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Published: Jun 26, 2023 13 min read

You've already jumped through hoops to gather glowing references, write an amazing resume, and complete a full job interview, but now you find yourself at the mercy of a common final step in the hiring process: a background check. It's become standard for employers to use background check sites to investigate potential hires, uncover criminal records or even check your credit score.

But what do employers look for in a background check? It can depend on the job and location, but most employers look for the same general information. This guide reveals what employers can learn from a background check, tips for how to prepare for one and laws governing background checks that you should know about.

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What are employers searching for in a background check?

There are different types of background checks employers may conduct, depending on the role and industry. Still, most employers search for information related to a candidate's criminal history, employment verification, professional licenses and certifications, credit history, driving records and education history. Read on to learn about each category of information in more detail.

Criminal history check

Criminal record checks are a fundamental component of most background checks. Employers want to find out if a job candidate has any felony convictions, misdemeanors or sex offender status that could present a risk to the company, its employees or its customers. Some states, such as Florida, even legally require employers to run state- and national-level criminal record checks for certain positions, such as jobs that work with children or other vulnerable populations.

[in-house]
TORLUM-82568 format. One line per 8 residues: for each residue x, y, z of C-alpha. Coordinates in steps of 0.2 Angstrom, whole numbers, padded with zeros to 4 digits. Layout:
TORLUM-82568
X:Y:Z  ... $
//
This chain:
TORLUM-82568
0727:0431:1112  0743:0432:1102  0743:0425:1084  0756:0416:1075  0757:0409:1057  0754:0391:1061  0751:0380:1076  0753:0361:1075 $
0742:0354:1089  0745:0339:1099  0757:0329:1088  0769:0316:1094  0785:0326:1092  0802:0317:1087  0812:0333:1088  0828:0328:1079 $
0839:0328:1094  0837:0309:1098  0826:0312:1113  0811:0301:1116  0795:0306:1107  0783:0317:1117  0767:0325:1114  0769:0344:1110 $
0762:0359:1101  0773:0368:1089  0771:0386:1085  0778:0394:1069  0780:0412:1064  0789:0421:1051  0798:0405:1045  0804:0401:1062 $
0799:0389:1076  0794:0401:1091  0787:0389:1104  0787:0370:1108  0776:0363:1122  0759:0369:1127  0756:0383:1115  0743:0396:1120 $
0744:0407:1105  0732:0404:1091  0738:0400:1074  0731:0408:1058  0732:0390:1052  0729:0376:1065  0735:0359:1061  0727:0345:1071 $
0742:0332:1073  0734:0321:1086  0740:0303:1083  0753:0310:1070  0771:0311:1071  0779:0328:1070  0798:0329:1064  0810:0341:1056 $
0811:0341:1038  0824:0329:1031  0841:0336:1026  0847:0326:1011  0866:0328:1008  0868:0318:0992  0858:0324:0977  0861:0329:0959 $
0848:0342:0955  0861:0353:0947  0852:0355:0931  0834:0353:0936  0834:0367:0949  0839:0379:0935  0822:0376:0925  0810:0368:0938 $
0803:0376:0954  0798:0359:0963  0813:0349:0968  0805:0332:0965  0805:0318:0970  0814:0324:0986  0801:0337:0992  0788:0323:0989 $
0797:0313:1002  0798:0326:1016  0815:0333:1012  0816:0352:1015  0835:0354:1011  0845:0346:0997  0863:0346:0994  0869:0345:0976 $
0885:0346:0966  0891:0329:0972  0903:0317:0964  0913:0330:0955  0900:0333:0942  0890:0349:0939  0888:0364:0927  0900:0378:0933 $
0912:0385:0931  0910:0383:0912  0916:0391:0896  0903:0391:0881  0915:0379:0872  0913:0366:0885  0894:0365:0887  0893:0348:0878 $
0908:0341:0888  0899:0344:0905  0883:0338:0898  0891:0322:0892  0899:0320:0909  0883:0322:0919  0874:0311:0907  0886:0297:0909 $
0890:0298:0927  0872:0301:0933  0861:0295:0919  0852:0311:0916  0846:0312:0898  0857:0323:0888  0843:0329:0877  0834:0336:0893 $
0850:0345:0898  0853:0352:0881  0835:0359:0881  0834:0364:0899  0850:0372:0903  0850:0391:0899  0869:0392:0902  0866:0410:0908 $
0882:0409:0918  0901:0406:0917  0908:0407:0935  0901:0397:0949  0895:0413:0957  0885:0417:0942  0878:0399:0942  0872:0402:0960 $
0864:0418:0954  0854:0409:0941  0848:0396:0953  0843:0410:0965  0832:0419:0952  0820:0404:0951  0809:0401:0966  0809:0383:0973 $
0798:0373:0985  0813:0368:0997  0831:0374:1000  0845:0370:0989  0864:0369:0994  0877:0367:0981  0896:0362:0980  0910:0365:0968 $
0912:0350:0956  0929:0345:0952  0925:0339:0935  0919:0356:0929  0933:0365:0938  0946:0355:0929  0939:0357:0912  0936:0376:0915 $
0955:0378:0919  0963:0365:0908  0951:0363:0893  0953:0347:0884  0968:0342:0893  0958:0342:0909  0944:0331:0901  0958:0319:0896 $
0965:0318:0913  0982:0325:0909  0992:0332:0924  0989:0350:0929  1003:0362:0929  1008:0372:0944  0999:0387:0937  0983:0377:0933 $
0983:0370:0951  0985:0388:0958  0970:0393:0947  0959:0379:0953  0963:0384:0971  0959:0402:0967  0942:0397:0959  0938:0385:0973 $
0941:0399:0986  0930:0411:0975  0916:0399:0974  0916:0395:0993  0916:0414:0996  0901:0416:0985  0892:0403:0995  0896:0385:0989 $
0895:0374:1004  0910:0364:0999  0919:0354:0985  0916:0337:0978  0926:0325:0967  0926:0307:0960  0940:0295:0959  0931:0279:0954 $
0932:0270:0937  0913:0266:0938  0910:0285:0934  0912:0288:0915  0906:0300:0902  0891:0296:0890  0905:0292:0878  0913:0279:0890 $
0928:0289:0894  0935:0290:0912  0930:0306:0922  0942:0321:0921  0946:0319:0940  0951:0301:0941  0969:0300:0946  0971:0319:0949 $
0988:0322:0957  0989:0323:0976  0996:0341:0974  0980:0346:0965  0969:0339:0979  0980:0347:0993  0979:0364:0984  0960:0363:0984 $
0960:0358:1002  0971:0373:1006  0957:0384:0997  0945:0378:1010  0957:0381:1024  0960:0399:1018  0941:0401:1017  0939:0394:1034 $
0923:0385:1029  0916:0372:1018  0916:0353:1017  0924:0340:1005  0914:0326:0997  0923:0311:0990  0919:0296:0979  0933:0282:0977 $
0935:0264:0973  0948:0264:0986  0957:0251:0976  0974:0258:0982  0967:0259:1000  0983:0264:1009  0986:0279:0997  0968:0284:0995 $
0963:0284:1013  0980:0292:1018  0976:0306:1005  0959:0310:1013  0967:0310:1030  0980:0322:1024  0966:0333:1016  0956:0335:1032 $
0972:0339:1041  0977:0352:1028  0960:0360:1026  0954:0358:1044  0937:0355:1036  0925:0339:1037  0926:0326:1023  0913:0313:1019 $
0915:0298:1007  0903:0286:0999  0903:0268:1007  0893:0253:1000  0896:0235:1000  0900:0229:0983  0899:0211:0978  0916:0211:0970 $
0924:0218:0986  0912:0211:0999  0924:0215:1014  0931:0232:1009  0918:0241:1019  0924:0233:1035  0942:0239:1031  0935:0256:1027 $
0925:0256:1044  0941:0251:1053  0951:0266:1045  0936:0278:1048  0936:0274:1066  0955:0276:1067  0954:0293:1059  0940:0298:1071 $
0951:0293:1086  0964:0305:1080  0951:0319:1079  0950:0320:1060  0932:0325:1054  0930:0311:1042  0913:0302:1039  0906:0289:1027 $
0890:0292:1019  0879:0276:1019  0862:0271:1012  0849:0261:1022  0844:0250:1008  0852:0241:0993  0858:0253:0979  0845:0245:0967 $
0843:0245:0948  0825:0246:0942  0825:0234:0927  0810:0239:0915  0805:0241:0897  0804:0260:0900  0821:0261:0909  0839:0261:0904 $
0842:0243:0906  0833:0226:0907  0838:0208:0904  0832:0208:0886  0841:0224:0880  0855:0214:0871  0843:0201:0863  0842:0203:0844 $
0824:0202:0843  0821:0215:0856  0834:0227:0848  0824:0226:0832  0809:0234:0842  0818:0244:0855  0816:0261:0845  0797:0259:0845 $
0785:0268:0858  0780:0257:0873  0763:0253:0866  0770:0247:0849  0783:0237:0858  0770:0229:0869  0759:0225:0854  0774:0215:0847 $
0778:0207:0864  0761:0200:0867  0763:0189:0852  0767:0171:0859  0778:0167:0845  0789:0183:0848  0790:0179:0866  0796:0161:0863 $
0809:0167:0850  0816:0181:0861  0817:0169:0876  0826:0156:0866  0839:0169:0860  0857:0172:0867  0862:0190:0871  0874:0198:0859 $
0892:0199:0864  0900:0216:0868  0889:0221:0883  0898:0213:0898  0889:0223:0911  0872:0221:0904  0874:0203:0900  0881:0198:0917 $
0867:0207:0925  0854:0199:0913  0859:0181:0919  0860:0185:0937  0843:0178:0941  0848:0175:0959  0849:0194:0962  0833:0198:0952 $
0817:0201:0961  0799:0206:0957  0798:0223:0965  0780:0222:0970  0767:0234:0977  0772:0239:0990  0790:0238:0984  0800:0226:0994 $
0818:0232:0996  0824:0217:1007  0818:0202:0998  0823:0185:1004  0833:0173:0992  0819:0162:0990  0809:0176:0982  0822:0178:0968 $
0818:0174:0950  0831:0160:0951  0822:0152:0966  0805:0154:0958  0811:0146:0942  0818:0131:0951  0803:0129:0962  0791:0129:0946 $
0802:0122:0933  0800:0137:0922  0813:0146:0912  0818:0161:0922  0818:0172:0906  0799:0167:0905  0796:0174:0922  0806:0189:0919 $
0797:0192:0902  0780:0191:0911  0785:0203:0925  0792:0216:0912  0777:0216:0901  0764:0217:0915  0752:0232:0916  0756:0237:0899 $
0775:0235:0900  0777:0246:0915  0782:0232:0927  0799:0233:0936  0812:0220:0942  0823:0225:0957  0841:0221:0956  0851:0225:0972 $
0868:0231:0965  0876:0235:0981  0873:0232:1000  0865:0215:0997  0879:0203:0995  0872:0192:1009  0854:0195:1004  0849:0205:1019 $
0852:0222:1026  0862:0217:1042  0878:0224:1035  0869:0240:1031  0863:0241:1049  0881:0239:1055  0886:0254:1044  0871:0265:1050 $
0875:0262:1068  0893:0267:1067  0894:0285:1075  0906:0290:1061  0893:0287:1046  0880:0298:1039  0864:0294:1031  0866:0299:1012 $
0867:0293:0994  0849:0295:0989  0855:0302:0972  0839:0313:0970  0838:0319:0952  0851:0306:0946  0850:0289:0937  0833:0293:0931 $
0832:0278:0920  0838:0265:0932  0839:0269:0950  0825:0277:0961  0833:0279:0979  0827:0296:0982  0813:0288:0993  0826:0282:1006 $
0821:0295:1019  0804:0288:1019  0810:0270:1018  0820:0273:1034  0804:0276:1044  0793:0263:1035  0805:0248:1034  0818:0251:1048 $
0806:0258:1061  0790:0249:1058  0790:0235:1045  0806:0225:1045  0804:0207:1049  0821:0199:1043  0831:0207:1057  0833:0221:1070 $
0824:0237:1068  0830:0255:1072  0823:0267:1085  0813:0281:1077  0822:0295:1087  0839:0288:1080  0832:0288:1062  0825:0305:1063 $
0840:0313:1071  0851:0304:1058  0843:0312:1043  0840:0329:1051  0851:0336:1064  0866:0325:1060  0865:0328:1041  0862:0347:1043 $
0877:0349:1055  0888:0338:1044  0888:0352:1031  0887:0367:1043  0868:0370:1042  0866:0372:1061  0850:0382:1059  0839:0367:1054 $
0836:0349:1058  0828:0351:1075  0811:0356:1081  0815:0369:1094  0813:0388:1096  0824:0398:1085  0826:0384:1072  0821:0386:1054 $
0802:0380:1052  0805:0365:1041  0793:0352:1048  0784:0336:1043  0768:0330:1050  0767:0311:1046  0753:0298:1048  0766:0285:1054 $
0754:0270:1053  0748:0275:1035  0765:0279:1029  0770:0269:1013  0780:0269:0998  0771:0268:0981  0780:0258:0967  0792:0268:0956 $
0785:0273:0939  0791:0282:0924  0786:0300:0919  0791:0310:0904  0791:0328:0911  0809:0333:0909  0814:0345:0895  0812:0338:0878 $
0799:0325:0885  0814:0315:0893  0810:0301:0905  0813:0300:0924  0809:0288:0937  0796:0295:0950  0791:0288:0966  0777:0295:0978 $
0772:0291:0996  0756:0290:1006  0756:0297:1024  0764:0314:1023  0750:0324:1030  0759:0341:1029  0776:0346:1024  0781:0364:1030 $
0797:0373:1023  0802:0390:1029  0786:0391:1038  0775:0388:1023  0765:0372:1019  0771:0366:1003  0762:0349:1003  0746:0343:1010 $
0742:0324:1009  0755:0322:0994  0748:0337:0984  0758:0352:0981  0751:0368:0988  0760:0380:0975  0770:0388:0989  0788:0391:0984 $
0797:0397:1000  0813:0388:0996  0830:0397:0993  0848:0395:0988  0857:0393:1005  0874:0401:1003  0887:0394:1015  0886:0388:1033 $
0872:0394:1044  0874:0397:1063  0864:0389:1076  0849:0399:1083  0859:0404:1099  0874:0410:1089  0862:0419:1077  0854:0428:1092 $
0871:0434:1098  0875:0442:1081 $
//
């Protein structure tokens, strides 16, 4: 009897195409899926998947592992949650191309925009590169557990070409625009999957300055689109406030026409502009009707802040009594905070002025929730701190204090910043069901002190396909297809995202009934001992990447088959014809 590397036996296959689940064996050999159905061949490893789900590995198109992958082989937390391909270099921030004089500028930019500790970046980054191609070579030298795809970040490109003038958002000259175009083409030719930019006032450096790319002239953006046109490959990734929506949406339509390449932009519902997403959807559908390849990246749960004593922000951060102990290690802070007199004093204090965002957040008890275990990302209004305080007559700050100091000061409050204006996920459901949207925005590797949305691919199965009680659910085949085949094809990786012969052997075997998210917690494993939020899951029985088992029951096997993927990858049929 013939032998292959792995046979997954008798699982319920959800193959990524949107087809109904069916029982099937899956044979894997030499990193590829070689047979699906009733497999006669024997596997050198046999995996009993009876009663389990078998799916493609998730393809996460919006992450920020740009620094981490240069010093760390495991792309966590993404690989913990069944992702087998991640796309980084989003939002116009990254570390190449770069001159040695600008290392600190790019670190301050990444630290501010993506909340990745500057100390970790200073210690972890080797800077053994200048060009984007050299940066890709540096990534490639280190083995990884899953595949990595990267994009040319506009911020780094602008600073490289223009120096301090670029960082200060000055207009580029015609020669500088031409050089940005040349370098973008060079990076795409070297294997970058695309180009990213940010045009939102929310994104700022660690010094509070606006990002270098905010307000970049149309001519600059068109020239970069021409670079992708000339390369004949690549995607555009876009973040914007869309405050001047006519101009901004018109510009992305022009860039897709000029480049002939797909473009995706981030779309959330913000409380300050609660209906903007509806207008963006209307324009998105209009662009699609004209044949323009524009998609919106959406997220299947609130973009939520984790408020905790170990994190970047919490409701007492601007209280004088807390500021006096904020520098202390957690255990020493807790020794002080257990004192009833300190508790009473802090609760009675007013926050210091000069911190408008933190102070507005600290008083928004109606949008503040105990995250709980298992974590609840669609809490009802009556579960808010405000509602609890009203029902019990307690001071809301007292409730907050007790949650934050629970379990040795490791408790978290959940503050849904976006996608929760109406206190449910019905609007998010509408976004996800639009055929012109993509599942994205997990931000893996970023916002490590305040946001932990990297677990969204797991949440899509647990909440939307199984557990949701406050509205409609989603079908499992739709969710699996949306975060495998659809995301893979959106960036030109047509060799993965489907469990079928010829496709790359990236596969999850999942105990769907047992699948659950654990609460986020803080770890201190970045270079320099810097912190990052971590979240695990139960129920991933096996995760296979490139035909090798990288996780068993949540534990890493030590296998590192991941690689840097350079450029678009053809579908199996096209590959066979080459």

Employment history check

As you build your resume and fill out your job application, make sure to provide details that accurately reflect your work experience. Employers often use a background check to verify your dates of employment at past companies and make sure you aren't embellishing your experience. Hiring managers may directly contact your previous employers and look for red flags such as gaps in employment.

Professional licenses and certifications

If you're applying for a job that requires specialized training or certification, a background check will verify the legitimacy of your license. This is especially true for roles that involve handling sensitive materials, such as healthcare or finance.

Credit history check

Employers in certain industries may use a credit history check to verify your financial stability and trustworthiness. These types of background checks are most common for finance-related roles, such as banking, accounting or stock trading.

However, using a candidate's credit history to make hiring decisions is prohibited in California, Colorado, Connecticut, Delaware, Hawai'i, Illinois, Maryland, Nevada, Oregon, Vermont and Washington, as well as heavily regulated in many other states, so this type of background check is less common overall.

Driving record check